Trading is one of the world’s most interesting jobs…
It’s also one of the most uncertain.
My career began in 1991 at Bankers Trust. I remember the head-of-trading’s first words to me. He said: ‘Jason, you’ve made it to this side of the revolving door. The hardest part is staying here.’
That was my introduction to trading. You either make money or move on.
The markets have been part of my life ever since. Most of it has been as a trader. I’ve also co-founded a successful stock advisory and fund management business.
Nowadays, I develop and trade my own algorithmic systems. This helps me trade with a level of consistency that I could only dream of when starting out.
Another thing I enjoy is providing the Quant Trader service. Helping everyday traders like you is one of the most satisfying things I do.
People often ask how I got my start. They typically want to know how I became a ‘system trader’ — it’s not the sort of job you hear about at a school careers night.
I also get asked what it’s like to work on a trading floor. Is it really like a scene from Wall Street?
Well, this week I’m going to tell you.
Let me take you back to where it all began…
It was the summer of 1991. Australia was thumping England in the Ashes series and Bart had just seen home his eighth Melbourne Cup winner — Kingston Rule.
I remember this time like yesterday. Not so much for its sporting highlights, but rather for the life-changing door through which I was about to pass.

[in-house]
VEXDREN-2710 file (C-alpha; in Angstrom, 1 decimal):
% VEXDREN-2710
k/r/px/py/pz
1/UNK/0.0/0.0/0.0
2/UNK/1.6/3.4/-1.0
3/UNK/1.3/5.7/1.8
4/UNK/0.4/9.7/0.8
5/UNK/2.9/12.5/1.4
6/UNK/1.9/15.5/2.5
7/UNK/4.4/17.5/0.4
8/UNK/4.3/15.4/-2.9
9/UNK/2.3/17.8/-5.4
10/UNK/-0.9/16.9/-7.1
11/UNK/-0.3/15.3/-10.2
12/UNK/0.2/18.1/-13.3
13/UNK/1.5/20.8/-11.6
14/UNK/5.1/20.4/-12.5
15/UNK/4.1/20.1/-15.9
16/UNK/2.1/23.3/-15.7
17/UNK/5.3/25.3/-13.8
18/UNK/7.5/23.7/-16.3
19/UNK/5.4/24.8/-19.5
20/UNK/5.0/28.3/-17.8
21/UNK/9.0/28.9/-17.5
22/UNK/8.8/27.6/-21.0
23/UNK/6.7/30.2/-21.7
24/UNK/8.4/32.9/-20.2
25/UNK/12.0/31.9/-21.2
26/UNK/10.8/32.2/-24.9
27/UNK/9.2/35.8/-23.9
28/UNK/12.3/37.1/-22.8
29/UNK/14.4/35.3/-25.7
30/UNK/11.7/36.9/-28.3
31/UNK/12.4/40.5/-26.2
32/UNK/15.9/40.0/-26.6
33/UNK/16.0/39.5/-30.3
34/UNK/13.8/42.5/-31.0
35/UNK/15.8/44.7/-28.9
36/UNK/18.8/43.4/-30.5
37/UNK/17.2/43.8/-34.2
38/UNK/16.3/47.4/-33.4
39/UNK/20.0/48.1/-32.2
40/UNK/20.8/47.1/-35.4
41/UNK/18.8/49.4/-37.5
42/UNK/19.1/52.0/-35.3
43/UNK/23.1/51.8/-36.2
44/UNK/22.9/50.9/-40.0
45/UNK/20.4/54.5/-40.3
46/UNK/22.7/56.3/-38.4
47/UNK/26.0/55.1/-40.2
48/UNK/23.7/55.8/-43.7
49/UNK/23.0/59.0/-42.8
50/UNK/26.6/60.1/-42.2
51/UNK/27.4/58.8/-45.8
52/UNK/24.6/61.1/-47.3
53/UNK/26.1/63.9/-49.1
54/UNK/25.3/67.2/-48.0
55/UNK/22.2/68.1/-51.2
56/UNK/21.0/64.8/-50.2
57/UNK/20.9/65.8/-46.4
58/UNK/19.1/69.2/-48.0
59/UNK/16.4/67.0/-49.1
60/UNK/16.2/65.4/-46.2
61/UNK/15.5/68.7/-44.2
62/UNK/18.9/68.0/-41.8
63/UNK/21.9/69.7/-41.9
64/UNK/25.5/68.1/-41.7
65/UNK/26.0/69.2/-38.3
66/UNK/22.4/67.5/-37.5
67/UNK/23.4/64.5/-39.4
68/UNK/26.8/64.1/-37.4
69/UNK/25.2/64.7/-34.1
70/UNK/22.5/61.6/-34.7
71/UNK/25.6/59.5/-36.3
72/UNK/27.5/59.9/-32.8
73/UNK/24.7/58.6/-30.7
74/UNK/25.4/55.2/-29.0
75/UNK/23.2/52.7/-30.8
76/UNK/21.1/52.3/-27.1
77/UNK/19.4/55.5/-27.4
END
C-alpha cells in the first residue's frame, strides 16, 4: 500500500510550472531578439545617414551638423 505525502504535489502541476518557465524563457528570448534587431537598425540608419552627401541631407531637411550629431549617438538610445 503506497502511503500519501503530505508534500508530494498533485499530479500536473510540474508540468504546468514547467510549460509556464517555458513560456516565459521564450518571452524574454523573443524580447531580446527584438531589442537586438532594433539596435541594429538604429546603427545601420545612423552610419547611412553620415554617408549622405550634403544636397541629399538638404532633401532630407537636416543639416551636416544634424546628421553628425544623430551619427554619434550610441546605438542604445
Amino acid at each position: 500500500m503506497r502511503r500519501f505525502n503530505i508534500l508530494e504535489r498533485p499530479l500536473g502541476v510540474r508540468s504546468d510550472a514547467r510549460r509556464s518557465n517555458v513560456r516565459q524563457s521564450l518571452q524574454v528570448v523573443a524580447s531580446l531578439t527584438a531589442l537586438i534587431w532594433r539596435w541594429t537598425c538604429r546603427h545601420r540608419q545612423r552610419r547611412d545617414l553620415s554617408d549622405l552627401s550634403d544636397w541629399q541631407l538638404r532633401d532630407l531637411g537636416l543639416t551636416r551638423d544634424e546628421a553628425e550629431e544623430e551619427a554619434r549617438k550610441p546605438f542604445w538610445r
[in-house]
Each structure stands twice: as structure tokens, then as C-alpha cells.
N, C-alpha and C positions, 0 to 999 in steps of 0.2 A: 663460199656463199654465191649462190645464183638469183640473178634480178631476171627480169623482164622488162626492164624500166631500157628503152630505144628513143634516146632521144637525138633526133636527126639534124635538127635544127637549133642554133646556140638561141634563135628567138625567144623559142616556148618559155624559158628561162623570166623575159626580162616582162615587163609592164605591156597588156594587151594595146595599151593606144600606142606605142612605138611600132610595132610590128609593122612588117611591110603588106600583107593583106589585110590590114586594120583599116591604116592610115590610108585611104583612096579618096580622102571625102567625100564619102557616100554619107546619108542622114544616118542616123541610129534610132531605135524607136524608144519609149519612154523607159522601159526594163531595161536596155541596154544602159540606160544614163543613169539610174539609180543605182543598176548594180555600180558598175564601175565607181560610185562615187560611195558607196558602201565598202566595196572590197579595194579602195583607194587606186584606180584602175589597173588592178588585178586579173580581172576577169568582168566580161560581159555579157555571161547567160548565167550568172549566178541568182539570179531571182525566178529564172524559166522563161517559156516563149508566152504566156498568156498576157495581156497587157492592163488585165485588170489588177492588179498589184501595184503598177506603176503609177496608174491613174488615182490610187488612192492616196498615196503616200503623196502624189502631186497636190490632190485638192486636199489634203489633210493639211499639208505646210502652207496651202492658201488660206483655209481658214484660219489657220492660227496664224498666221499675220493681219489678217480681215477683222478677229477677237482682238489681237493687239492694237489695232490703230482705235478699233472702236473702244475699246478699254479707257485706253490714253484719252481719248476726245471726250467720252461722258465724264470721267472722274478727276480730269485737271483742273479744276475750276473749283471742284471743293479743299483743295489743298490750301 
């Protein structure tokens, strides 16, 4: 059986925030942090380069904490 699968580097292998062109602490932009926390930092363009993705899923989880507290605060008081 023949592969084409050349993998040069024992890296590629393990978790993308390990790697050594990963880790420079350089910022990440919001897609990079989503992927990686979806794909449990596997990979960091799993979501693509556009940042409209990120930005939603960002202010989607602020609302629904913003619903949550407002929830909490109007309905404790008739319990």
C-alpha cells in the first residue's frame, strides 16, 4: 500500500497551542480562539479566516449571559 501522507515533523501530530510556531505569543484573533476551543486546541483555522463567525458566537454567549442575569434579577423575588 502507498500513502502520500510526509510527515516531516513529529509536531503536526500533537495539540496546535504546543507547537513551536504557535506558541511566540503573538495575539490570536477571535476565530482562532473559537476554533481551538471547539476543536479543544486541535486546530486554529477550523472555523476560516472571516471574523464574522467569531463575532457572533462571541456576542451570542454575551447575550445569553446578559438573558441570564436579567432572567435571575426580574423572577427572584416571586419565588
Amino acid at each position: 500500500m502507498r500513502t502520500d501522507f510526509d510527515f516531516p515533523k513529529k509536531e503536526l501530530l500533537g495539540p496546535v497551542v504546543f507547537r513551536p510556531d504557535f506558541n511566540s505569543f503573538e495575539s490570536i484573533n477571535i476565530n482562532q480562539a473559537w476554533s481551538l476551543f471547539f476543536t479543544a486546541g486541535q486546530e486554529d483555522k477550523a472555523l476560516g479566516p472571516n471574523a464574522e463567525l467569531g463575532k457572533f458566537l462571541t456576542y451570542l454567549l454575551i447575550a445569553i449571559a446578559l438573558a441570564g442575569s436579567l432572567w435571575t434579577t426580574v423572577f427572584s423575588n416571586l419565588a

You see, it was two days before my 21st birthday, and I was nervously entering the foyer of the Australia Square Tower in Sydney’s CBD.
Awaiting me on level 40 was my shot at the big time. I was about to start work in the trading room of Australia’s then leading investment bank — Bankers Trust.
Entering the room was like setting foot on a new world. The sprawling area was full of bustle and noise. Some traders had a phone to either ear, others were yelling prices to colleagues.
To say it was intimidating puts it mildly.
This was a group of very smart people at the top of their game. The average salary was said to be higher than anywhere in the country. Bankers Trust was the original millionaires’ factory.
And I soon understood why…
The rewards for success were huge. I remember my bonuses doubling almost every year. There aren’t too many jobs where your pay packet rises so quickly.
There were several departments within the dealing room: Foreign exchange, options, money market, bonds, and futures. My entry role was on the bond desk as a dealer’s assistant.
Now, you might think that traders have a certain personality type. This is true to an extent. But I soon saw it could vary greatly between the trading desks.
For instance, the most raucous in the room were the spot foreign exchange dealers. It wasn’t unheard of for a dealer to smash a computer screen after a bad trade!
At the other extreme was a trading group called ‘Positioning’…
These guys weren’t loud like the foreign exchange dealers, they didn’t wave their arms about like the futures floor traders, and they weren’t on the phones like the money market dealers.
No, this group was different.
The traders at this desk would sit quietly at their screens. These were the ‘quants’. This small team of about 10 people were one of the bank’s most profitable divisions.
So how did Positioning make so much money?
I can sum it up with two words: Algorithmic trading.